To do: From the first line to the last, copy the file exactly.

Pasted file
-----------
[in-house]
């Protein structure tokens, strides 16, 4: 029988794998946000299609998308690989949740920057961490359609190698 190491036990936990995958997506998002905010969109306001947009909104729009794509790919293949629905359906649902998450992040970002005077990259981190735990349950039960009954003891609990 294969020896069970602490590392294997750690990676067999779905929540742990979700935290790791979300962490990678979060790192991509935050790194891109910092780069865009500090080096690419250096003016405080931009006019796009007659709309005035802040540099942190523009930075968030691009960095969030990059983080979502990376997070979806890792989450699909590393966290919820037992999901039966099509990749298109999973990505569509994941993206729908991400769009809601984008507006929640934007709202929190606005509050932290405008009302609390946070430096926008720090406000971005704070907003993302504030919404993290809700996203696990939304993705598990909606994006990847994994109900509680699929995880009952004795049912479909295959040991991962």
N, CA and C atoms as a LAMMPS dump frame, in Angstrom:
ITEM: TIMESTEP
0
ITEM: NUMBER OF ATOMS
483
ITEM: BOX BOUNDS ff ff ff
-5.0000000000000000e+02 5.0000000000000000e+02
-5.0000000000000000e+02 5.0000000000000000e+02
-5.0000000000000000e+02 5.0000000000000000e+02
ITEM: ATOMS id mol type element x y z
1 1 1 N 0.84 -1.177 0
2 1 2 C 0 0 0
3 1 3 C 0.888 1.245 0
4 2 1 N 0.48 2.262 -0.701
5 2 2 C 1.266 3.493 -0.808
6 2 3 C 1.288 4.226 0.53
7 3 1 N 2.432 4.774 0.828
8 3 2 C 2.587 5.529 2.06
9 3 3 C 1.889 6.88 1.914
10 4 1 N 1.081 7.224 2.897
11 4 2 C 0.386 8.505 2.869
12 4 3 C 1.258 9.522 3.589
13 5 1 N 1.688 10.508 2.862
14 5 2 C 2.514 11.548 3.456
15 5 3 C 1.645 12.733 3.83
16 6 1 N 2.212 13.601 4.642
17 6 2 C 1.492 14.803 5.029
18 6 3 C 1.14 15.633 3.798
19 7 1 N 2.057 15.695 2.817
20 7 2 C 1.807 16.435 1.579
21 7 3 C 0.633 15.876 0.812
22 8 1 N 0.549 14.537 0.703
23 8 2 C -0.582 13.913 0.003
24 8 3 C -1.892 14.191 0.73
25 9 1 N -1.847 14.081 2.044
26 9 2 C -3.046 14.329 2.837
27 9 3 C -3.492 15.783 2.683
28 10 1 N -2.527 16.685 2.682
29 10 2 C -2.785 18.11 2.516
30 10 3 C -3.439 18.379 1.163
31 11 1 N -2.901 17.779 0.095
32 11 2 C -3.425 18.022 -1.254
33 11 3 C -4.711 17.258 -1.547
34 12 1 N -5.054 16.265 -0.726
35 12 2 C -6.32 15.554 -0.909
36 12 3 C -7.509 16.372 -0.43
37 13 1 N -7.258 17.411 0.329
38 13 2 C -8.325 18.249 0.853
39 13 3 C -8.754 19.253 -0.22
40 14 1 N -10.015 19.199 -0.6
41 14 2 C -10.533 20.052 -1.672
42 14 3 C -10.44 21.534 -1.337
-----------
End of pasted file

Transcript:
[in-house]
């Protein structure tokens, strides 16, 4: 029988794998946000299609998308690989949740920057961490359609190698 190491036990936990995958997506998002905010969109306001947009909104729009794509790919293949629905359906649902998450992040970002005077990259981190735990349950039960009954003891609990 294969020896069970602490590392294997750690990676067999779905929540742990979700935290790791979300962490990678979060790192991509935050790194891109910092780069865009500090080096690419250096003016405080931009006019796009007659709309005035802040540099942190523009930075968030691009960095969030990059983080979502990376997070979806890792989450699909590393966290919820037992999901039966099509990749298109999973990505569509994941993206729908991400769009809601984008507006929640934007709202929190606005509050932290405008009302609390946070430096926008720090406000971005704070907003993302504030919404993290809700996203696990939304993705598990909606994006990847994994109900509680699929995880009952004795049912479909295959040991991962």
N, CA and C atoms as a LAMMPS dump frame, in Angstrom:
ITEM: TIMESTEP
0
ITEM: NUMBER OF ATOMS
483
ITEM: BOX BOUNDS ff ff ff
-5.0000000000000000e+02 5.0000000000000000e+02
-5.0000000000000000e+02 5.0000000000000000e+02
-5.0000000000000000e+02 5.0000000000000000e+02
ITEM: ATOMS id mol type element x y z
1 1 1 N 0.84 -1.177 0
2 1 2 C 0 0 0
3 1 3 C 0.888 1.245 0
4 2 1 N 0.48 2.262 -0.701
5 2 2 C 1.266 3.493 -0.808
6 2 3 C 1.288 4.226 0.53
7 3 1 N 2.432 4.774 0.828
8 3 2 C 2.587 5.529 2.06
9 3 3 C 1.889 6.88 1.914
10 4 1 N 1.081 7.224 2.897
11 4 2 C 0.386 8.505 2.869
12 4 3 C 1.258 9.522 3.589
13 5 1 N 1.688 10.508 2.862
14 5 2 C 2.514 11.548 3.456
15 5 3 C 1.645 12.733 3.83
16 6 1 N 2.212 13.601 4.642
17 6 2 C 1.492 14.803 5.029
18 6 3 C 1.14 15.633 3.798
19 7 1 N 2.057 15.695 2.817
20 7 2 C 1.807 16.435 1.579
21 7 3 C 0.633 15.876 0.812
22 8 1 N 0.549 14.537 0.703
23 8 2 C -0.582 13.913 0.003
24 8 3 C -1.892 14.191 0.73
25 9 1 N -1.847 14.081 2.044
26 9 2 C -3.046 14.329 2.837
27 9 3 C -3.492 15.783 2.683
28 10 1 N -2.527 16.685 2.682
29 10 2 C -2.785 18.11 2.516
30 10 3 C -3.439 18.379 1.163
31 11 1 N -2.901 17.779 0.095
32 11 2 C -3.425 18.022 -1.254
33 11 3 C -4.711 17.258 -1.547
34 12 1 N -5.054 16.265 -0.726
35 12 2 C -6.32 15.554 -0.909
36 12 3 C -7.509 16.372 -0.43
37 13 1 N -7.258 17.411 0.329
38 13 2 C -8.325 18.249 0.853
39 13 3 C -8.754 19.253 -0.22
40 14 1 N -10.015 19.199 -0.6
41 14 2 C -10.533 20.052 -1.672
42 14 3 C -10.44 21.534 -1.337